4 Jun

Sparkgeo: Geo is “Hot,” Using Web-based Geo-Spatial Analysis to Drive Global Impacts

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Sparkgeo is a geo-spatial web development company whose mission is to drive “global impacts using maps and the Internet.” They focus on making data and map-making accessible to clients through their consultancy, and help them create site-specific maps on a case-by-case basis, catering to each client’s individual wishes in the best and most pragmatic way possible.

The CEO of Sparkgeo William Cadell was kind enough to give us some more insight into his views on the future of web-based geo-spatial analysis, and how sparkgeo fits into this new digital mapping world:

“We are seeing the convergence of devices and technologies. This means we are getting closer to a point where a device can emulate, to some extent what a map has done for society previously. We are also in a time now, where we are blessed with access to some quite amazing technologies (Mapbox, CartoDB, Mapnik, PostGIS) allowing us to build unique, interesting, and interactive cartographic products. 

Visually, we are in a time of great advances on the web. But I feel the real future of ‘geo’ is more intrinsic than what we find presented on a map. I feel the future of geo is more about a sub-surface of information which informs our activities and sculpts our experiences on the web. 
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Presently we see a lot of geolocation technology, ‘do you wish to share your location’ etc. These will typically inform a web enabled presence of where you are, to better position a map or some such experience. I see a change in the not-too-distant future where that simple sharing of location data will be a genuinely 2-way street. It will provide the user with a level of intrinsic data, akin to them being a local in a strange city. It will also allow the receiving web application to determine a much deeper level of understanding of the user and their current situation: Are they close to home? Are they travelling? How fast are they moving? Are they stationary? Are they close to an area of higher crime? Are they a red voter in a blue state? Are they near their favourite store? Are they near their wife’s favourite store within 2 weeks of her birthday? We will see an enabling of more relevant experiences for the user / consumer. As we become better at joining data layers together at speed and at scale we get closer to this reality.
At Sparkgeo we build a lot of “data pipelines”. A pipeline of knowledge from a coordinate location to a piece of valuable information for an end user. We are certainly seeing how location and geography act as an intrinsic relationship. This subject area has, of course been worked on and with throughout history under the guise of geography or GIS, but never at the scale we have have available now, rarely so broadly, and rarely in the private sector. An important term to consider here is “consumer”. Previously (to the web, one supposes?) large scale geographic analysis was the domain of government. MapQuest, Google and now Apple have disrupted that idea. And now Uber, a taxi company with no taxis, has bought one geospatial company (deCarta) and is looking at buying another (HERE).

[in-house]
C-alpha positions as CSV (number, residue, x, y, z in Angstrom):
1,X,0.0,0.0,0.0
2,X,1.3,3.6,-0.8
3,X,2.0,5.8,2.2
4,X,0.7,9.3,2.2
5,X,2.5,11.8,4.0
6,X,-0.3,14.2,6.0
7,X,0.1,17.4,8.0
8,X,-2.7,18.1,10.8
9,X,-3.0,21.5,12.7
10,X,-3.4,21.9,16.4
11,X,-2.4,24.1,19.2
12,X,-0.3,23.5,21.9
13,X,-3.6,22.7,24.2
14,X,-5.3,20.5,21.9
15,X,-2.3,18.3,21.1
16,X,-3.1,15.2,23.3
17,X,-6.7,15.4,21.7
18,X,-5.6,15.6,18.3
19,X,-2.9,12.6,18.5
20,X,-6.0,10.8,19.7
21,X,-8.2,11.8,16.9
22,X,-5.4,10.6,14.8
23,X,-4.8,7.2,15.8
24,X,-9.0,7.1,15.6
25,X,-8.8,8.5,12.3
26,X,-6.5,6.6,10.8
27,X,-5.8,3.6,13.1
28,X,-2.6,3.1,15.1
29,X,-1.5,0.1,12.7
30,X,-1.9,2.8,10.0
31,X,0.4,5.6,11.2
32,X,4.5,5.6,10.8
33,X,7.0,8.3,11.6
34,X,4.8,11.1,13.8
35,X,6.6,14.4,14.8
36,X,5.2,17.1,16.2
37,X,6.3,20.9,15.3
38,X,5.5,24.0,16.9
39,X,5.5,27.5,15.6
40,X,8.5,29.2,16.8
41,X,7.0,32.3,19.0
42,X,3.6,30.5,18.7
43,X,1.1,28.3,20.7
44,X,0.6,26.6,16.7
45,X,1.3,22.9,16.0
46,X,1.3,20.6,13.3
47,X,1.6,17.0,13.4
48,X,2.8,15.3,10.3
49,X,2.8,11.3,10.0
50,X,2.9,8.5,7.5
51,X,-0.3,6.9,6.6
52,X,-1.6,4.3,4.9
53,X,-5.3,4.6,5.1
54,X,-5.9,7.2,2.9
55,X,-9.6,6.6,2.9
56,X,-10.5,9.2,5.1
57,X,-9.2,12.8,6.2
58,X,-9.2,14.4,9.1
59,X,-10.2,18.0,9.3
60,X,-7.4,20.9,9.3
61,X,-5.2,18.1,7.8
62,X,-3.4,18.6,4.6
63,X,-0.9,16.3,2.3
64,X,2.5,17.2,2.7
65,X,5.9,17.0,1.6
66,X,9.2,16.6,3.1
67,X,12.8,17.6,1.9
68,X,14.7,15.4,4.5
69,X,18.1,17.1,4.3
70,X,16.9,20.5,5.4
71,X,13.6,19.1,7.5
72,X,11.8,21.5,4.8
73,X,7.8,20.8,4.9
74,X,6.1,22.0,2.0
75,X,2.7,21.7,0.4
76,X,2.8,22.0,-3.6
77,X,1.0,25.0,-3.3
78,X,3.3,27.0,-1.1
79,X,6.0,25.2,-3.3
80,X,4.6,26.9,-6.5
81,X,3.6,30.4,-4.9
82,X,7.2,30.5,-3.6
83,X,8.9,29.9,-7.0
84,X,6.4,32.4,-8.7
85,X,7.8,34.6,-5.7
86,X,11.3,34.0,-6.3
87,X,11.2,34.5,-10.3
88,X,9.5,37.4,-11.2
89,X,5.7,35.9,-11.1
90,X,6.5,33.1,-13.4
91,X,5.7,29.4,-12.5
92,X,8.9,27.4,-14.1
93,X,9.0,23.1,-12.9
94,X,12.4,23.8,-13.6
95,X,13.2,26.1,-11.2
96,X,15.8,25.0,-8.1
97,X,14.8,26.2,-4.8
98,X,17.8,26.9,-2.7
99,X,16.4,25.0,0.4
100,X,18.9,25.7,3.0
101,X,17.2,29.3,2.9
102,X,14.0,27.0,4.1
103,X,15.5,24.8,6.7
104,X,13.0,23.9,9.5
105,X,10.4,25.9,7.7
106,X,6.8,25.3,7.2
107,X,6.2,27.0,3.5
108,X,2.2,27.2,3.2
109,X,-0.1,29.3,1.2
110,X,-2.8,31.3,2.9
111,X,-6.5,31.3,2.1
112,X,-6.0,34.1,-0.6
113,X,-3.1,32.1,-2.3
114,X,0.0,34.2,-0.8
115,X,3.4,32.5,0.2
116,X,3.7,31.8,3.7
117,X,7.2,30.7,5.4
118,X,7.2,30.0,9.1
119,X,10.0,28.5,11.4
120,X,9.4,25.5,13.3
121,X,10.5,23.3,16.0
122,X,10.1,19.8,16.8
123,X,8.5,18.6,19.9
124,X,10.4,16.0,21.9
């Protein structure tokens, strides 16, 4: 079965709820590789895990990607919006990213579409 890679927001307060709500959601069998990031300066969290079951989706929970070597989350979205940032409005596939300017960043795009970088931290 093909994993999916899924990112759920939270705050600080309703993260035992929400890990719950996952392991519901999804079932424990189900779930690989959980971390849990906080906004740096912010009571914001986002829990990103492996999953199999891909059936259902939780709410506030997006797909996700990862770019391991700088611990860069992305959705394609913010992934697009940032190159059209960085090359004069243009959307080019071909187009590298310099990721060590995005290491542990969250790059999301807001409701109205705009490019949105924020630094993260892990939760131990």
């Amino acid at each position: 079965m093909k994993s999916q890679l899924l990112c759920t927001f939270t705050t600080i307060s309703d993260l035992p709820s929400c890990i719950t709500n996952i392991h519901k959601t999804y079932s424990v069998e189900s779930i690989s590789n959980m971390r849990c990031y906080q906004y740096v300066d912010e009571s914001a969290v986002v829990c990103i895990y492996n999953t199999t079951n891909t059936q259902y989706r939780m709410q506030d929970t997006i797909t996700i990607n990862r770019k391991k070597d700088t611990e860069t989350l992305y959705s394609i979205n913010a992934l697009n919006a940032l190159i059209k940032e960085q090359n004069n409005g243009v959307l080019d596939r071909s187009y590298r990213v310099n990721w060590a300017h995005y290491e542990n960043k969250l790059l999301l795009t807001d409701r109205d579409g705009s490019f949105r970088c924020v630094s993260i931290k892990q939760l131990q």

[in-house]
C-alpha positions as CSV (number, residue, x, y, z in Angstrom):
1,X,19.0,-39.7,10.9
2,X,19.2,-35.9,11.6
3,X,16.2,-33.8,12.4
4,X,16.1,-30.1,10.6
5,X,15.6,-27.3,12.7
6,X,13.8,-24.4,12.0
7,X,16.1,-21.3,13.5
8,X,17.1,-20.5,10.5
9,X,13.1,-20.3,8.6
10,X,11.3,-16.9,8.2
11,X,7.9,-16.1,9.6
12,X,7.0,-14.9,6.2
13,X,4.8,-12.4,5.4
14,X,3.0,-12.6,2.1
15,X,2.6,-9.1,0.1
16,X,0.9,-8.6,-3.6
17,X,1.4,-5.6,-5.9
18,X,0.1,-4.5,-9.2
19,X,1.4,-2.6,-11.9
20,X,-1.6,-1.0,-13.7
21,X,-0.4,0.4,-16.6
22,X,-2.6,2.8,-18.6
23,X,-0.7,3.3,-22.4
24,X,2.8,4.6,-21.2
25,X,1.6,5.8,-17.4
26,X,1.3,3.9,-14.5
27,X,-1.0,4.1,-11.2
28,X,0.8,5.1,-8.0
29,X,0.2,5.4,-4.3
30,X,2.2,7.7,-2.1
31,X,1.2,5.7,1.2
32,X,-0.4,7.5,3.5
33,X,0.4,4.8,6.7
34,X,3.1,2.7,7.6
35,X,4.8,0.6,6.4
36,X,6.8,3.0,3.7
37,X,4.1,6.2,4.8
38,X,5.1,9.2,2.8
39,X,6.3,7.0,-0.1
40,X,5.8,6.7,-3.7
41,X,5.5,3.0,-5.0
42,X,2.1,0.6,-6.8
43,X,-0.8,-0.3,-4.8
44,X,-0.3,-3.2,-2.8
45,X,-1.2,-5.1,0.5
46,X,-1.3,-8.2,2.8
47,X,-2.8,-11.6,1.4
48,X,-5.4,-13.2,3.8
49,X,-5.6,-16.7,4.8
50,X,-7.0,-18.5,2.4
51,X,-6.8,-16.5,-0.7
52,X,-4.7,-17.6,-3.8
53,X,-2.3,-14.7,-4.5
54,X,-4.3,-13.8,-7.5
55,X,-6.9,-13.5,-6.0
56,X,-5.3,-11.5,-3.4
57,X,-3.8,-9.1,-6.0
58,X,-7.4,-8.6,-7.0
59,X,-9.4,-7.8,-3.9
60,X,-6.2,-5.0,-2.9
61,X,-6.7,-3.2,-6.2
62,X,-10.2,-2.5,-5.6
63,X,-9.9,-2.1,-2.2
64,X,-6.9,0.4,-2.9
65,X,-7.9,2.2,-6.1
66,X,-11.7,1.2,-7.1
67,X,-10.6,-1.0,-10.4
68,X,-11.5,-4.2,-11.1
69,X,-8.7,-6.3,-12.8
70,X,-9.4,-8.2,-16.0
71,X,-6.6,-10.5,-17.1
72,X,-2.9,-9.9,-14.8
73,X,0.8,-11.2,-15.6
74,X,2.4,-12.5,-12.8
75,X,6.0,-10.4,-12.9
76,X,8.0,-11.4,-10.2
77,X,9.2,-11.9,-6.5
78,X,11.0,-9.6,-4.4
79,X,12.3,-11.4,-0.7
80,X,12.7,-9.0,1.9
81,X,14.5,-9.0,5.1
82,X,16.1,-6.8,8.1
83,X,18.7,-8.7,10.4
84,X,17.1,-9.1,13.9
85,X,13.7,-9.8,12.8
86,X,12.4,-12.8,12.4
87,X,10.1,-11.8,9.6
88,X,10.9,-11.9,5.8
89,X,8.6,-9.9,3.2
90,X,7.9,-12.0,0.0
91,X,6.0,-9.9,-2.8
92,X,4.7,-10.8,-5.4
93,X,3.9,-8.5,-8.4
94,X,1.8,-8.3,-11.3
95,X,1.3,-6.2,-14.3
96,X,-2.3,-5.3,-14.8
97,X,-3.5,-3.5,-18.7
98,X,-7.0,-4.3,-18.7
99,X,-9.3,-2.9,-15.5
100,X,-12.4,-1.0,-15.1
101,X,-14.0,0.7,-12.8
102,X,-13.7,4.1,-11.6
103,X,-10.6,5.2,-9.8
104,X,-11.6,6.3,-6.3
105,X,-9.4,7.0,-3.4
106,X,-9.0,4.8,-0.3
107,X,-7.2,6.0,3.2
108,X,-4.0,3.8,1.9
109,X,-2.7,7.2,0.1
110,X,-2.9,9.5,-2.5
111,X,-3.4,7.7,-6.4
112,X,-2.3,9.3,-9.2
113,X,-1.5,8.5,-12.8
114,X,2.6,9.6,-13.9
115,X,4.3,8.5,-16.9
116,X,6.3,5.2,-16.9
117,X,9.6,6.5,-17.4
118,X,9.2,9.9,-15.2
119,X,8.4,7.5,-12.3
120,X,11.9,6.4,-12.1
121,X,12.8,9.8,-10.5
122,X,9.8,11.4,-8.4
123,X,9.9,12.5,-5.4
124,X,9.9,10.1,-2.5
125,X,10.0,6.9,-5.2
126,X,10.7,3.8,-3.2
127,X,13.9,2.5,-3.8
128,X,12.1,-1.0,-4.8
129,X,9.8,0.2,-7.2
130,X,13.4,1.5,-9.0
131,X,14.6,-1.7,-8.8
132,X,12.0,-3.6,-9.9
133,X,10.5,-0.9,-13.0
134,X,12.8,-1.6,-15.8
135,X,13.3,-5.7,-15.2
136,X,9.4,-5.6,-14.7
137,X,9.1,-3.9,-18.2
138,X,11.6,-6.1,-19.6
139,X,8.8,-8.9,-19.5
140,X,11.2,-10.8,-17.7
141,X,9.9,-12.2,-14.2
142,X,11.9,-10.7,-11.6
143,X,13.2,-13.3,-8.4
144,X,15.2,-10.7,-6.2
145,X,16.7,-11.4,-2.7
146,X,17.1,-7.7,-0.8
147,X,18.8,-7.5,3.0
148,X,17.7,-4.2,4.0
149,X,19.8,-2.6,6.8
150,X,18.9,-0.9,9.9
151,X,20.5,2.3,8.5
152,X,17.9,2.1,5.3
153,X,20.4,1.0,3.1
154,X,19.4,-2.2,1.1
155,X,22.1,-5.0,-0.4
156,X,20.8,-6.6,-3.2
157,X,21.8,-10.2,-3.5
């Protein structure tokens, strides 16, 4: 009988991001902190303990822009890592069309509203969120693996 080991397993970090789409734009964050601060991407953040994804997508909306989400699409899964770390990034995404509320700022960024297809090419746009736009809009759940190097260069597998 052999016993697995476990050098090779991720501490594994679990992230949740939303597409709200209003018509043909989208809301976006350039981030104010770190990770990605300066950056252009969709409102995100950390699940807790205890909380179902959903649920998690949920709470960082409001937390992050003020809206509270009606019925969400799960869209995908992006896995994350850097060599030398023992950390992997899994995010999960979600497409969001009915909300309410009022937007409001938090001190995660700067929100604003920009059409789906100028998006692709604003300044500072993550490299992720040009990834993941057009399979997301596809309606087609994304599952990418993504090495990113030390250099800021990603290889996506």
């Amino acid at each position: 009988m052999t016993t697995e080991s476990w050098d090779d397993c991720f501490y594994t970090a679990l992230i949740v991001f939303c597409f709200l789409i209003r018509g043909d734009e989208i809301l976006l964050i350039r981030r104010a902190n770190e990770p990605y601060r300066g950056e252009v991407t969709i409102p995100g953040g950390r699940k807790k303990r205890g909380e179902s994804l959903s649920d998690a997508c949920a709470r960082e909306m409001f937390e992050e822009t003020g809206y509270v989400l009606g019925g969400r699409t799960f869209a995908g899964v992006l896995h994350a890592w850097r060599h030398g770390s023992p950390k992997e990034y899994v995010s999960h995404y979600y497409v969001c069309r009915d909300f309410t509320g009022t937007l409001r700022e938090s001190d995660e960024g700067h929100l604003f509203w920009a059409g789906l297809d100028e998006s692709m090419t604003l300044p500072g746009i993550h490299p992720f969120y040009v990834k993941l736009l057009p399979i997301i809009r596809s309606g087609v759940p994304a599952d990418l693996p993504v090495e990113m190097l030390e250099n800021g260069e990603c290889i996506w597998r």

In web terms geo is ‘hot’, and will likely stay that way for some time to come.”


One example of their most recent work are a large-scale map called Over the Horizon for the Wildlife Conservation Society, which uses several overlaying sets of raster data to show how differing levels of consumption in different countries affect the rest of the world. The initial focus of the project was to represent the effect of consumption on Tiger Conservation Landscapes, but the data has expanded to show influences on other global aspects such as eco-regions and biodiversity hotspots.

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Another one of sparkgeo’s projects was creating an extensive web mapping and framework for the Mammoth Lakes Trail and Public Access foundation to help the public learn about their trail network. The features include an application that links together trails and recommendations for users, an update and alert system, and a series of QR codes along the trail that give hikers the option to link to Mammoth Trail information while on-the-go. The new sparkgeo design has lead to web-traffic activity on the Mammoth Trail website increasing to 8000 visits per week, and is continually growing.

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Sparkgeo is an excellent example of how innovative and creative geo-spatial and geographic technology can make an important contribution to a variety of different fields and issues. Geography is a highly interdisciplinary field and its functions are only expanding in our increasingly connected and globalized world.

Written by: Christopher Ewell, AGS Intern on June 4, 2015



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